All three candidates embraced different versions of “resource nationalism”—the widely held sentiment that the larger share of Mongolia’s natural wealth should go to Mongolians and not foreign investors. Combine that with a deep-seated fear of being absorbed by China—as happened to Inner Mongolia—through Chinese ownership of mining rights and local businesses, dominance of trade and the growing number of illegal migrants, and you have a potentially explosive mixture. Such fears lay behind Mongolia’s Investment Law, passed last year, imposing a 50% cap on foreign investments in strategic industries such as mining, banking and telecommunications. But this law was so broadly framed that it has deterred investors. FDI fell by 17% in 2012 and by 58% early this year, according to the Bank of Mongolia.
The government, as a 34% shareholder in the Oyu Tolgai copper mine, has also sought to renegotiate terms with Rio Tinto’s subsidiary Turquoise Hill Resources, which holds 66%, citing cost overruns, while also seeking a larger role in management. Negotiations have been tortuous and have delayed shipments of copper concentrate to China three times. Given that this one mine accounts for more than 20% of Mongolia’s total economic activity and could provide the government with $2 million a day in royalties and taxes, the standoff has proved costly.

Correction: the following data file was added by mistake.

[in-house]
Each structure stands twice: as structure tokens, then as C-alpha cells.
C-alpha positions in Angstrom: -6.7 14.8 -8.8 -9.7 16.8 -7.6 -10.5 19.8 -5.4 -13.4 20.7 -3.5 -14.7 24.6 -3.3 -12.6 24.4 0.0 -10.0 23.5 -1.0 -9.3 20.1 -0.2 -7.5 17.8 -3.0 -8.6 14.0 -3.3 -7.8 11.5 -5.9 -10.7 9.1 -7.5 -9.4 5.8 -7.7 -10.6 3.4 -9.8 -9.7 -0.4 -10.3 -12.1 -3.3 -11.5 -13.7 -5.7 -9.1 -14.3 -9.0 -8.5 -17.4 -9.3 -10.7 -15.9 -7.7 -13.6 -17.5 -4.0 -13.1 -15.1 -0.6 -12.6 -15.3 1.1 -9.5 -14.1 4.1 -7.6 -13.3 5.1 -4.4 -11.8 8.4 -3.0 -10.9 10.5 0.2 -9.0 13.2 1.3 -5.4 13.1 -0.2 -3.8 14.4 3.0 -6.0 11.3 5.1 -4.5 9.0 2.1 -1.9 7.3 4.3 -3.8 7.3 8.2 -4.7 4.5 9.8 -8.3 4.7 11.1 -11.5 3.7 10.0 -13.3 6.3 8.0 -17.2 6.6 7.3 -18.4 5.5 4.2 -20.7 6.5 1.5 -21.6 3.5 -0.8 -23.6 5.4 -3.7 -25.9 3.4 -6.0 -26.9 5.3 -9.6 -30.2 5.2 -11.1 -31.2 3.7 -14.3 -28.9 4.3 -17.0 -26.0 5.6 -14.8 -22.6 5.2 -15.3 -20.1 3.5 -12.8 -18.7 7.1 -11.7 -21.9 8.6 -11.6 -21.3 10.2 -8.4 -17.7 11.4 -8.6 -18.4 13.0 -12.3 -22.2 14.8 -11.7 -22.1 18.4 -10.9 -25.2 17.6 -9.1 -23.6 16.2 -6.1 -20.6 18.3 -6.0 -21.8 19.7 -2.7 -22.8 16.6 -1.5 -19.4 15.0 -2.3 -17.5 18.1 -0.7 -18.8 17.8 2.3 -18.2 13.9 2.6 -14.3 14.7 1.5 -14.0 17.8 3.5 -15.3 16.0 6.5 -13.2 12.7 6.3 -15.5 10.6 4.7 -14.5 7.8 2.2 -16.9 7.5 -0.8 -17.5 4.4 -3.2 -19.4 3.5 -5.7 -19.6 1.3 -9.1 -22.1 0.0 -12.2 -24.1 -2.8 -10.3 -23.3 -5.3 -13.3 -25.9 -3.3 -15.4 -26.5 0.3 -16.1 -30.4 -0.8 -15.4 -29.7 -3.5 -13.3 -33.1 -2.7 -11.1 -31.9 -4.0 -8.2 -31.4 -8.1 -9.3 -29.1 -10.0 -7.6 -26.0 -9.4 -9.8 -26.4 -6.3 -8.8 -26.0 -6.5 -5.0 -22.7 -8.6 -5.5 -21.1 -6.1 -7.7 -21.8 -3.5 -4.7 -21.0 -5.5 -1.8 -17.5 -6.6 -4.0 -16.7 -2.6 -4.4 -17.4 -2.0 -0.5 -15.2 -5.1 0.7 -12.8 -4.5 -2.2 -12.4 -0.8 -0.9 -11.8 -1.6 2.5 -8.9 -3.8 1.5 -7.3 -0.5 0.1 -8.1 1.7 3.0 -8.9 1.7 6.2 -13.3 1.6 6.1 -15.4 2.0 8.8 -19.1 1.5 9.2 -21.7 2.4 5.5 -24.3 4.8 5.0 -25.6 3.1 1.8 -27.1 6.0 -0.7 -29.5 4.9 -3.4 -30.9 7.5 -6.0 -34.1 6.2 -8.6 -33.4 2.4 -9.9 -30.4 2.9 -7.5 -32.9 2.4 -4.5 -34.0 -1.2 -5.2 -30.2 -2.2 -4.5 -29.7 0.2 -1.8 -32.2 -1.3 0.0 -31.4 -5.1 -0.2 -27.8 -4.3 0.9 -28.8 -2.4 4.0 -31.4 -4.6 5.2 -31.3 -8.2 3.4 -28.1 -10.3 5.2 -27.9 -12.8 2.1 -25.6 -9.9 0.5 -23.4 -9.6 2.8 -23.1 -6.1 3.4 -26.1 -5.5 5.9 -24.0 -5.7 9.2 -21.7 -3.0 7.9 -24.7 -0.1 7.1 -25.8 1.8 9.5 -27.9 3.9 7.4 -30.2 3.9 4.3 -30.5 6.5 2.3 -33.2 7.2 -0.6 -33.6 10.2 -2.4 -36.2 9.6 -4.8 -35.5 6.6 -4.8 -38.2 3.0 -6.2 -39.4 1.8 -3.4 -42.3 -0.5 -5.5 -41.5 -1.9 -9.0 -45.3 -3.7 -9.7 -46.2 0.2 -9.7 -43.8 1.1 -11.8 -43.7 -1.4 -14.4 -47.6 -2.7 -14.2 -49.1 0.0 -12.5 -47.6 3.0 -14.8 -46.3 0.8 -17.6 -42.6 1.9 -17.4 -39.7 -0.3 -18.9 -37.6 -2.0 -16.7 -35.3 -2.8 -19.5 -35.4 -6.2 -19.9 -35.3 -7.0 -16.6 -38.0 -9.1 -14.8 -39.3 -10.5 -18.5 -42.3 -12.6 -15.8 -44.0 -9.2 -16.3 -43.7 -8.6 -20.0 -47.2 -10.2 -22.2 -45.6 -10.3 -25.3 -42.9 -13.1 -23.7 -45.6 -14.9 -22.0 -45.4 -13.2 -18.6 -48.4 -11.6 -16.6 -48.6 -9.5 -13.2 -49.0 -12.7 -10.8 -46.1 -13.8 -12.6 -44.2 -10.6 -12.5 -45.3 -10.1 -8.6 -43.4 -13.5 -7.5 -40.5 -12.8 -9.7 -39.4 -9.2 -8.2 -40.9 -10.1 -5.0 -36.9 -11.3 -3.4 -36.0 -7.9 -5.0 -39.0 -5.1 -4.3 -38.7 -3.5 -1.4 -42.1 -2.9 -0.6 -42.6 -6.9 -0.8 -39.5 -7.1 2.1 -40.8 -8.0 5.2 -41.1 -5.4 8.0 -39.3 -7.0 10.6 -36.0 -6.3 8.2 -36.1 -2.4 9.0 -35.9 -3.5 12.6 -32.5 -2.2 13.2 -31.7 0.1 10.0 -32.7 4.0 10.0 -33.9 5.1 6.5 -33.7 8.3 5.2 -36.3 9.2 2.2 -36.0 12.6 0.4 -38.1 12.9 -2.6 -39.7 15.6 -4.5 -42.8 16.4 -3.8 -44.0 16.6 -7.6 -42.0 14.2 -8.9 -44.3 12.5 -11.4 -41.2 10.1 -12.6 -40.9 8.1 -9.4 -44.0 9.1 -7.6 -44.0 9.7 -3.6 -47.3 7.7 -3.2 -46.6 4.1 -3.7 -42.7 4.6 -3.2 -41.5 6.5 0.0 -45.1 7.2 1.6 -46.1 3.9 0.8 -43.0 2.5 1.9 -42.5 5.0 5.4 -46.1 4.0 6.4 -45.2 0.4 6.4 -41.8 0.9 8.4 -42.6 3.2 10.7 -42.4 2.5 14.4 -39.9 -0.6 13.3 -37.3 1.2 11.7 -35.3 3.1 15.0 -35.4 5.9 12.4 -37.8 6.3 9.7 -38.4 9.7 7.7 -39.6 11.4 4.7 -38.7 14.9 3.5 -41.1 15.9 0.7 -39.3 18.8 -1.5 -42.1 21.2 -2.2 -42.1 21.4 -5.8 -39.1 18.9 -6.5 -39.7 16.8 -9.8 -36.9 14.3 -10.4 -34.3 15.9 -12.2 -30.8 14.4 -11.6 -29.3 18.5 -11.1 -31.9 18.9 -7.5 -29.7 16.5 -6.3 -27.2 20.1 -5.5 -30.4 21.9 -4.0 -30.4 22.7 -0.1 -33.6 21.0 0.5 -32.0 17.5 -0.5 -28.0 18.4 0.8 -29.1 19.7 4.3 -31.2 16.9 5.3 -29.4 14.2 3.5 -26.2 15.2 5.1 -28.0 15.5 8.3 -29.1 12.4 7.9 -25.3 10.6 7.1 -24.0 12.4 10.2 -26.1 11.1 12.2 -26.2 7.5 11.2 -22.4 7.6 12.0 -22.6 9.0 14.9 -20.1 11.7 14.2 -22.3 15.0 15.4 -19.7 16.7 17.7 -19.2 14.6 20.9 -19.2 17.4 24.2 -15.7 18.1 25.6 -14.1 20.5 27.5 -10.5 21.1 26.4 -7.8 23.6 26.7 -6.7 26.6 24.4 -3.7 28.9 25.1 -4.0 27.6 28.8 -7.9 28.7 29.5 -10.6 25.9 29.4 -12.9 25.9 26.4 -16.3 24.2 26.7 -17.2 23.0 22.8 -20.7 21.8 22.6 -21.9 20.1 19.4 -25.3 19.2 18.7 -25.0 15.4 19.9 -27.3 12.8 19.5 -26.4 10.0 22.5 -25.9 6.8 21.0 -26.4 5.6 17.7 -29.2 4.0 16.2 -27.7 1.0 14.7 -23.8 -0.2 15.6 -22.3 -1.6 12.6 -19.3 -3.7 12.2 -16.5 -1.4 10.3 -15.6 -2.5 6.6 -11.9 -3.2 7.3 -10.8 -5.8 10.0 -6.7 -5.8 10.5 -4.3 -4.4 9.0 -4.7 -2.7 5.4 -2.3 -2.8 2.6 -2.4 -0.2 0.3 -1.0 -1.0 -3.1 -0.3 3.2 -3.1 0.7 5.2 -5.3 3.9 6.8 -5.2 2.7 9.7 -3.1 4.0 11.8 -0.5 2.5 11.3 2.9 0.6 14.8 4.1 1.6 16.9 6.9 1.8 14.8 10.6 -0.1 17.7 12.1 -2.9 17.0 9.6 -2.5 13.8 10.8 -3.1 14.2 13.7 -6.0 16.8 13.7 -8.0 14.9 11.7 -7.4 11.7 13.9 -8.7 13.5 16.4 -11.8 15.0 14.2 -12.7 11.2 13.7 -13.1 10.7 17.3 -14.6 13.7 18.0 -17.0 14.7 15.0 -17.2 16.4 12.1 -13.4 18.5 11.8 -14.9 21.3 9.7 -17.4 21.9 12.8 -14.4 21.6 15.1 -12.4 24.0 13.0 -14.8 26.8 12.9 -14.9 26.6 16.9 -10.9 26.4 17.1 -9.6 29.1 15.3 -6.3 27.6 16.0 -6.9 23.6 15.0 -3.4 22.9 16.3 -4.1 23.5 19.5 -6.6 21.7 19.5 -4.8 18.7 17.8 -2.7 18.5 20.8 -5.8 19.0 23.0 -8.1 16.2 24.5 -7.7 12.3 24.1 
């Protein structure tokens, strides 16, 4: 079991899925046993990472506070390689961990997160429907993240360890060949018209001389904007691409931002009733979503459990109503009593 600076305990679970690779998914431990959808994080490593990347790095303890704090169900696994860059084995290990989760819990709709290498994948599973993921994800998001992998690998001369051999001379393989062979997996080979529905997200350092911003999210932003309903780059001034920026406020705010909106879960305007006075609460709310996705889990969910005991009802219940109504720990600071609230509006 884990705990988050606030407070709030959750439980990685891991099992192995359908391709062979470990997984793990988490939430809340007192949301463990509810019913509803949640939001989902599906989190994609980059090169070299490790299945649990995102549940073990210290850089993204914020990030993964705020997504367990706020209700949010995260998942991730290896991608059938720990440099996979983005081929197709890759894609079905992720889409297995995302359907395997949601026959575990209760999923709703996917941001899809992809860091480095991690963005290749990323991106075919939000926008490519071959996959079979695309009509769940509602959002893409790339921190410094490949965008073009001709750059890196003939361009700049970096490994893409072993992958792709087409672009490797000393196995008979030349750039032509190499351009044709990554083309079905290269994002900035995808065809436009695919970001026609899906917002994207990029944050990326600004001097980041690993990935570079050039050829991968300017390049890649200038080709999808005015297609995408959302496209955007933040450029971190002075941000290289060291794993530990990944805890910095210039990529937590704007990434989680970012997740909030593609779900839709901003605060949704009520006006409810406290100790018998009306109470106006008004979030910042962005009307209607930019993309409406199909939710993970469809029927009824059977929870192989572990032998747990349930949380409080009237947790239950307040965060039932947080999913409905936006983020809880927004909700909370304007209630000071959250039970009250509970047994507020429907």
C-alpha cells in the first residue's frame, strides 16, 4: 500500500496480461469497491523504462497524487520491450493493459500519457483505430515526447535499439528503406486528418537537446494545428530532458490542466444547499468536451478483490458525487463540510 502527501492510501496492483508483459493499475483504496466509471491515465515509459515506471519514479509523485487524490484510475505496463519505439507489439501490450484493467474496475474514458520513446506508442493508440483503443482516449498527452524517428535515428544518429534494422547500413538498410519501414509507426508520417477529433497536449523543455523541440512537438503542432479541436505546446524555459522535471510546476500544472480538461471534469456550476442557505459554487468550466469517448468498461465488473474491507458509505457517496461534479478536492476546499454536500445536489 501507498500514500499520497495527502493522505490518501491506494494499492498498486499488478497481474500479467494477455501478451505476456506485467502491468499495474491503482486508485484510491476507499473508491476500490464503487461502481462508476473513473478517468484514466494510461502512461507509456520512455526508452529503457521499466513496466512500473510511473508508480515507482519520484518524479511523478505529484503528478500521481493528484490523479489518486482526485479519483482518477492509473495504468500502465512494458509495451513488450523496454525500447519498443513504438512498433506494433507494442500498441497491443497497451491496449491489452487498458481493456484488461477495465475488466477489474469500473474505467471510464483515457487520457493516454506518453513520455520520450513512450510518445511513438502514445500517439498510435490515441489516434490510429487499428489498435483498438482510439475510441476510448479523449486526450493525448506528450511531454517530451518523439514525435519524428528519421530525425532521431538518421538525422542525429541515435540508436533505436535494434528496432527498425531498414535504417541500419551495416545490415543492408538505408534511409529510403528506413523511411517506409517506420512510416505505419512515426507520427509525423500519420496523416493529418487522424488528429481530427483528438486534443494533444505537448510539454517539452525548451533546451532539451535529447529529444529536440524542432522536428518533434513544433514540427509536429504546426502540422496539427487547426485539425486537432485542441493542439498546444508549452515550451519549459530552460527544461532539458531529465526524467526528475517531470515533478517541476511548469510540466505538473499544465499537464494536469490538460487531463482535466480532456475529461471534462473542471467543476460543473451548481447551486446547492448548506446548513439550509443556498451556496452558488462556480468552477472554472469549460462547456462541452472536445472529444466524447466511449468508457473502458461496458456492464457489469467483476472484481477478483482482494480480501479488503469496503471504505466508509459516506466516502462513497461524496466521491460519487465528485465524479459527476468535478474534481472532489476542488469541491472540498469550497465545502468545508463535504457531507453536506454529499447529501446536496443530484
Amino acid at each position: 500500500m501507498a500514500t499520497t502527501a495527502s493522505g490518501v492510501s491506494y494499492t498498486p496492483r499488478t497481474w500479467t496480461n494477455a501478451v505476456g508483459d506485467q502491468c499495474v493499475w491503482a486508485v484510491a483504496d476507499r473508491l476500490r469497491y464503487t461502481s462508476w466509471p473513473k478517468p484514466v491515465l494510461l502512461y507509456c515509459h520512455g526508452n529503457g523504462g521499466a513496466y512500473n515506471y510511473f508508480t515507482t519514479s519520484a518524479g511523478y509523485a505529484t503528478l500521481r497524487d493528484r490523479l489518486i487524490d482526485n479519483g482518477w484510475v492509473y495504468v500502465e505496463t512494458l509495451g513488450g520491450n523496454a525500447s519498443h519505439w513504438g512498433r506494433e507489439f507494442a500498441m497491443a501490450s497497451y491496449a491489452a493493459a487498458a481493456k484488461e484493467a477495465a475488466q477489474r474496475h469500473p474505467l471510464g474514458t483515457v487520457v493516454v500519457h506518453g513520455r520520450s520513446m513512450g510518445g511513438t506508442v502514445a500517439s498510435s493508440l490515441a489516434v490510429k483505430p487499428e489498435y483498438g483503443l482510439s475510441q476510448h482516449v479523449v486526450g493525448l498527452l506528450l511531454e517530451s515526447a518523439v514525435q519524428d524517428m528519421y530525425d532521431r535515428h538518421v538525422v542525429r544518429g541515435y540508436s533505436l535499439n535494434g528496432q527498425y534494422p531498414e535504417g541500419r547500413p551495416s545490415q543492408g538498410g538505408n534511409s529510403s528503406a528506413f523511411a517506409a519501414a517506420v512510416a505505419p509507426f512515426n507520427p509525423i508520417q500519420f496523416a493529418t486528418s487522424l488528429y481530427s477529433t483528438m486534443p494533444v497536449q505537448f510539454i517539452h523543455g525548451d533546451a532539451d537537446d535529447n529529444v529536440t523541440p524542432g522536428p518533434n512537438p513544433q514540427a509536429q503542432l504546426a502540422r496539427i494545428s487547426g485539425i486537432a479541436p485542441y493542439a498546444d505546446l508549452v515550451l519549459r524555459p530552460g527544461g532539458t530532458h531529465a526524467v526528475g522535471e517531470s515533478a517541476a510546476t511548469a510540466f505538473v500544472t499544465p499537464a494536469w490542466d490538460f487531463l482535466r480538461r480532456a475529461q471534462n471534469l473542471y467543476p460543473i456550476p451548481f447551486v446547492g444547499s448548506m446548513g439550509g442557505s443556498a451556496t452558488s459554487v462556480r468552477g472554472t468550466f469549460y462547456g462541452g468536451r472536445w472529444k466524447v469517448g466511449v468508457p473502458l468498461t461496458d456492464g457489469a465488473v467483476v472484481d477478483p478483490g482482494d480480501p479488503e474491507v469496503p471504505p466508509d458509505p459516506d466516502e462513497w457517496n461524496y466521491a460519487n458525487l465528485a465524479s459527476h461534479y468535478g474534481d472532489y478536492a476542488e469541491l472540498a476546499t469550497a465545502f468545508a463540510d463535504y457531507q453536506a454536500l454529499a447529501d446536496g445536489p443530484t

Shipments finally started in July, though full agreement on many points has still to be reached. All this has sent negative messages to other investors. And while parliament is moving to changing the law on investment in strategic industries, continuing legal uncertainty has curtailed exploration and caused existing projects to be scaled down. However, “the debate on how to amend the law is now going forward,” according Alex Plekhanov, a former senior economist at the European Bank for Reconstruction and Development and former country economist for Mongolia, where the bank has been active since 2006. “One of the possibilities,” he says, “is to preserve the idea of strategic industries but to provide equal treatment for foreign and domestic investors.”